The CEO Disease Revisited

Much has been written about abuses of power and violations of trust by would be leaders. In a classic Business Week report, “CEO Disease,” Byrne, Symonds and Flynn cited examples of many CEOs who seemed to change dramatically once they came into power. The seductive nature of the self-serving power shift has negative effects on the organization. “Pampered, perked and protected, many American CEOs have developed an unhealthy love of power which threatens their companies.” They note that power to control this “CEO Disease” rests with shareholders, but by the time it gets to them the damage is often irrevocable.

Lacking Accountability

Often, CEO Disease emanates from a lack of meaningful accountability and a shortage of effective communication. The CEO wants to hear only good news. Subordinates are reluctant or even afraid to ask questions, challenge decisions or bring bad news until it’s too late. In fact, the afflicted CEO often demeans people who bring bad news. Since there’s little accountability, the CEO operates in an alternate reality that can lead to organizational demise.

It’s important to realize that this condition can strike anywhere. Consider the case of Mark Driscoll, Pastor/Founder of Mars Hill Church in Seattle. Between 1996 (the founding date) and 2014, Mars Hill grew to some 13,000 members and created 14 branch churches. Driscoll also founded several other organizations including the Gospel Coalition and Acts 29 Network. While he was successful, that success also revealed a harsher side that was unchallenged for years.

According to Christianity Today, when Driscoll finally was challenged, accusers claimed he was, “…guilty of arrogance, responding to conflict with a quick temper and harsh speech…He led staff and elders “in a domineering manner…” Driscoll was also accused of plagiarism for one of his books, and a group of former Mars Hill pastors confronted him about his behavior. Pastor Tim Keller commented that, “The brashness, arrogance and rudeness in personal relationships—which he himself has confessed repeatedly—was obvious to many…and he has…disillusioned quite a lot of people.” Eventually Driscoll resigned and church attendance dropped from 13,000 to about 8,000 in less than a year. By 2015 the doors were closed.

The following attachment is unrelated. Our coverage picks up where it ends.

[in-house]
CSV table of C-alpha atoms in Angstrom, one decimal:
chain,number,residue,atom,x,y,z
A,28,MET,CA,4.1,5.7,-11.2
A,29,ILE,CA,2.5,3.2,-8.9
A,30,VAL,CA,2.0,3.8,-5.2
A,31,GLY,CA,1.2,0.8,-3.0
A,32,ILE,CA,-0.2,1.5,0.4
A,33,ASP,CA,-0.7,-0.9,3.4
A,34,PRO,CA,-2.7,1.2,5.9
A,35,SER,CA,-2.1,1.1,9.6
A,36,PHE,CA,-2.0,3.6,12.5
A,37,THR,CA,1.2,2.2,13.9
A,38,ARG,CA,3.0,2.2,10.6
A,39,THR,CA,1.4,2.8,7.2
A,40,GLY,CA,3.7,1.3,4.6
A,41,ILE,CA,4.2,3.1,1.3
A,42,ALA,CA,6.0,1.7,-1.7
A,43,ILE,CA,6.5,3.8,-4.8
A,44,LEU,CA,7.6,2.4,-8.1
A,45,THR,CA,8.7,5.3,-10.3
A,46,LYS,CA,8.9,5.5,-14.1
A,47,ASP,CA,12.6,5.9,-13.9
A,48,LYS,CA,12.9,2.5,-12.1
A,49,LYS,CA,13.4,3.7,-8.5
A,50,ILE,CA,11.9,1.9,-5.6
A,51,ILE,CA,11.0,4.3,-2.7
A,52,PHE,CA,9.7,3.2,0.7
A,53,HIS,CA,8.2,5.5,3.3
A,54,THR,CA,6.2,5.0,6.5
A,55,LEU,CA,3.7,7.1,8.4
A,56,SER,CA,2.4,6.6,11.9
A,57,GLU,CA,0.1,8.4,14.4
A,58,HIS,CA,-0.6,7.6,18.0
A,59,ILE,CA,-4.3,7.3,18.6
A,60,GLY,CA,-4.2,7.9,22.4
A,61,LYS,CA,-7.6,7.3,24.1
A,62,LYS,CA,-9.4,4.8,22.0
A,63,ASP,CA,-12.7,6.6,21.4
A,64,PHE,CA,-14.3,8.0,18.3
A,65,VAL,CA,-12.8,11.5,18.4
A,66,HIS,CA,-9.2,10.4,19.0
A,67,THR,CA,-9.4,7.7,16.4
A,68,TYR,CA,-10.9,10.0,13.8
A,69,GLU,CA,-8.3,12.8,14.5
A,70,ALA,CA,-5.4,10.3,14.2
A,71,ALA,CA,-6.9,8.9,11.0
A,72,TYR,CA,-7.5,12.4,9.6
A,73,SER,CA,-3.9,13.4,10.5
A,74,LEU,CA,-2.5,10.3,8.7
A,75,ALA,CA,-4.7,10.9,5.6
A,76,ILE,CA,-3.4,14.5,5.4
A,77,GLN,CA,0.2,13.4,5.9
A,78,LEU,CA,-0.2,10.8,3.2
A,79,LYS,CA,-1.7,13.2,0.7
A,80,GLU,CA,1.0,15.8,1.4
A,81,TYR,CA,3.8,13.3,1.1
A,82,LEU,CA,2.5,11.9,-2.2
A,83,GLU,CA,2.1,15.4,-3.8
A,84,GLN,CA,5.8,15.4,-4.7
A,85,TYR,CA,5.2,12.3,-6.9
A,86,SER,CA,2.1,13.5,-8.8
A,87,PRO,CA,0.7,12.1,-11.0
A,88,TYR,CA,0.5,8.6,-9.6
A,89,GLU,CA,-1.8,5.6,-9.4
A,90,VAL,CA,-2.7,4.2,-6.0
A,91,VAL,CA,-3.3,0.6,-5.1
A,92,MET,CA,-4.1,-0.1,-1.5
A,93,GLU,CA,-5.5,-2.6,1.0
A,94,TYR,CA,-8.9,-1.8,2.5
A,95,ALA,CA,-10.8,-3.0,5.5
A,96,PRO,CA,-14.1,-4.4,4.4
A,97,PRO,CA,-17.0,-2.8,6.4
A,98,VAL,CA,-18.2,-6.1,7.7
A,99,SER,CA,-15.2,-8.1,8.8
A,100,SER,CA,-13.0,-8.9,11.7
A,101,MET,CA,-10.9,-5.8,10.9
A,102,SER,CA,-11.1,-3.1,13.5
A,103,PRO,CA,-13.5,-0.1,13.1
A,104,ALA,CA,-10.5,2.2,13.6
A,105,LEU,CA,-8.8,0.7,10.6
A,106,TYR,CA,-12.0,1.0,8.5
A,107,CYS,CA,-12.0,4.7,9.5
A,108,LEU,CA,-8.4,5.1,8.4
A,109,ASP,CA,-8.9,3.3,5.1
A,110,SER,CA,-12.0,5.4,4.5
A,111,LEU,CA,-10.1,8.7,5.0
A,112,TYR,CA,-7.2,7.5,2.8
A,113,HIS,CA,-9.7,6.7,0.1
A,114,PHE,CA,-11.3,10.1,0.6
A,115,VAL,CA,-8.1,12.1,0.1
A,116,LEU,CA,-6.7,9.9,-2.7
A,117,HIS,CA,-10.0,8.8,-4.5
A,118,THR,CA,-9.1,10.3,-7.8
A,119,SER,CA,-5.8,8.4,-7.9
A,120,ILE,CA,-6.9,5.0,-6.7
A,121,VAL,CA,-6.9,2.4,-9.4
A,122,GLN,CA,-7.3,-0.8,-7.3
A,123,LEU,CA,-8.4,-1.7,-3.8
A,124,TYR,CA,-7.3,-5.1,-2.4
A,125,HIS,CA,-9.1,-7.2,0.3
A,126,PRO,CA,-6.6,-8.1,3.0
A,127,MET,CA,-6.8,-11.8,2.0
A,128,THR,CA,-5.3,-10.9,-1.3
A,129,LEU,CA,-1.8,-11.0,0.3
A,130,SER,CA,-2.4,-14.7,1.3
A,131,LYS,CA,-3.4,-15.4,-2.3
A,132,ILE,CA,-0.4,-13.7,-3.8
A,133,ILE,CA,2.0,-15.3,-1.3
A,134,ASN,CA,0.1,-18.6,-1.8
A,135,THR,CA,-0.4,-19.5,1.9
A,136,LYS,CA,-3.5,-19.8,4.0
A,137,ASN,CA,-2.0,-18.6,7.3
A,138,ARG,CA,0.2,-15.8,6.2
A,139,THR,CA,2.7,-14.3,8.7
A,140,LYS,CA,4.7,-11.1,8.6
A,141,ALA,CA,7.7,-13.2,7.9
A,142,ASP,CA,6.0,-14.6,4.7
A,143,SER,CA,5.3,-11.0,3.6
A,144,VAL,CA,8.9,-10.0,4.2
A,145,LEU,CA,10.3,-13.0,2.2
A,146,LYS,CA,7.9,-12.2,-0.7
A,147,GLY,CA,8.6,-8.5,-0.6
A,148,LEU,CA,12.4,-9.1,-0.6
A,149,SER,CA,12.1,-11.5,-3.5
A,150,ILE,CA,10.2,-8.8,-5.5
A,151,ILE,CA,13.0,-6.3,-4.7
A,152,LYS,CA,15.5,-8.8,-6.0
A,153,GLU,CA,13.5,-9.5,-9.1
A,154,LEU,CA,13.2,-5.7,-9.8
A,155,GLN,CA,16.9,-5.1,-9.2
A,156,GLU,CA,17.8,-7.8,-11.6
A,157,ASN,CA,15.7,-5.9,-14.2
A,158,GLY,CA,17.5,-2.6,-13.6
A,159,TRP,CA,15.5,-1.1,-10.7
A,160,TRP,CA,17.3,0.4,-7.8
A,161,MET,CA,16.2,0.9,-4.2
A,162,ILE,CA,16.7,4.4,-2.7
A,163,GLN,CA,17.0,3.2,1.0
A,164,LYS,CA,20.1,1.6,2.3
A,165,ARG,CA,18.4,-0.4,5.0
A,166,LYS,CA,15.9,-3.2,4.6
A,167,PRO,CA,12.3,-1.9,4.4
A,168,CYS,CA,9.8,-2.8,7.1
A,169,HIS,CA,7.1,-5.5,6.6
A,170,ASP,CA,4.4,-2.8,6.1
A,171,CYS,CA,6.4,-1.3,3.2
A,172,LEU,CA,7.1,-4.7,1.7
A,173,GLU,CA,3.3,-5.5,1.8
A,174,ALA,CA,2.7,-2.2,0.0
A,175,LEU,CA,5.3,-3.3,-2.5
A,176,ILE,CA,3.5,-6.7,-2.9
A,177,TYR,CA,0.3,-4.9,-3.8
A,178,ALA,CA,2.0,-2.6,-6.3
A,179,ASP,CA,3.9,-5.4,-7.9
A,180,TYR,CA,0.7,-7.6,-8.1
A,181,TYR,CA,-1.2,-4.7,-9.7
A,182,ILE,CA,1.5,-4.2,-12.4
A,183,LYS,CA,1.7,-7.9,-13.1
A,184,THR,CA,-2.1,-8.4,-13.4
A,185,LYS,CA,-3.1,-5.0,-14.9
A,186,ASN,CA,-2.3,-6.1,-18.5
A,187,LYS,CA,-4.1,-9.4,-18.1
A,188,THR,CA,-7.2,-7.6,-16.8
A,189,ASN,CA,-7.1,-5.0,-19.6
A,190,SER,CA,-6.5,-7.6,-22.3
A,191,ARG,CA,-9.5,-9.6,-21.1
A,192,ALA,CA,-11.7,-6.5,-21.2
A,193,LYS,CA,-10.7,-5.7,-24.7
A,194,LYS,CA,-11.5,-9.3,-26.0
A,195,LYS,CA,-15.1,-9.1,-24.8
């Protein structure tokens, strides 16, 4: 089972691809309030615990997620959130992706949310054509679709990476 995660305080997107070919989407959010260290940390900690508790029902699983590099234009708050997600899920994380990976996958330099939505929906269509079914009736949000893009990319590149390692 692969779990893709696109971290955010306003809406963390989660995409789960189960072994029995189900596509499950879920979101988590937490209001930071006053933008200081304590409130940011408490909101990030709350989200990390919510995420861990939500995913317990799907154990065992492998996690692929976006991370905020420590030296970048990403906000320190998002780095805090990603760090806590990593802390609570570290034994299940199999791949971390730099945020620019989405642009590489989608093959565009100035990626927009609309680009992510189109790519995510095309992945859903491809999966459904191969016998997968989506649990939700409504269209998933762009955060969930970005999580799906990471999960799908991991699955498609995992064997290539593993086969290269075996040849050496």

Living a Double Standard

It shouldn’t surprise us when organizational heads abuse power for self-serving purposes. Actually, Driscoll’s behavior wasn’t terribly outlandish, but it was enough to close several churches and hurt organizations with which he was affiliated. It also diminished trust and increased cynicism because his behavior was contrary to the Gospel values taught by the church (love, joy, peace, patience, kindness, goodness, faithfulness, gentleness and self-control).

According to one former congregant, “He had always made very clear that he was accountable to a board of elders…that if at any point he needed to step down or change, he’d submit to a democratic process. But on the sly, he had the bylaws rewritten, reconfigured the elders, and pushed out certain people.”

Absent any sense of human obligation grounded in core values, we’re left with a culture driven by preference and power. That’s why consistent alignment of behavior with values is so important. It brings stability and often prosperity to organizations and communities. It also mitigates the misuse of power. Conversely, when individuals and particularly leaders operate using double standards it creates disruption and instability. It also undermines trust, enhances cynicism and lowers productivity.

One has to look no further than government and the media to see a lack of trust that brings cynicism. Consider that recent Pew Research polls reveal that just 22% of Americans trust their government and 24% think the media are believable. That’s why alignment of a leader’s behavior with core values is so crucial, and why its absence is called a disease.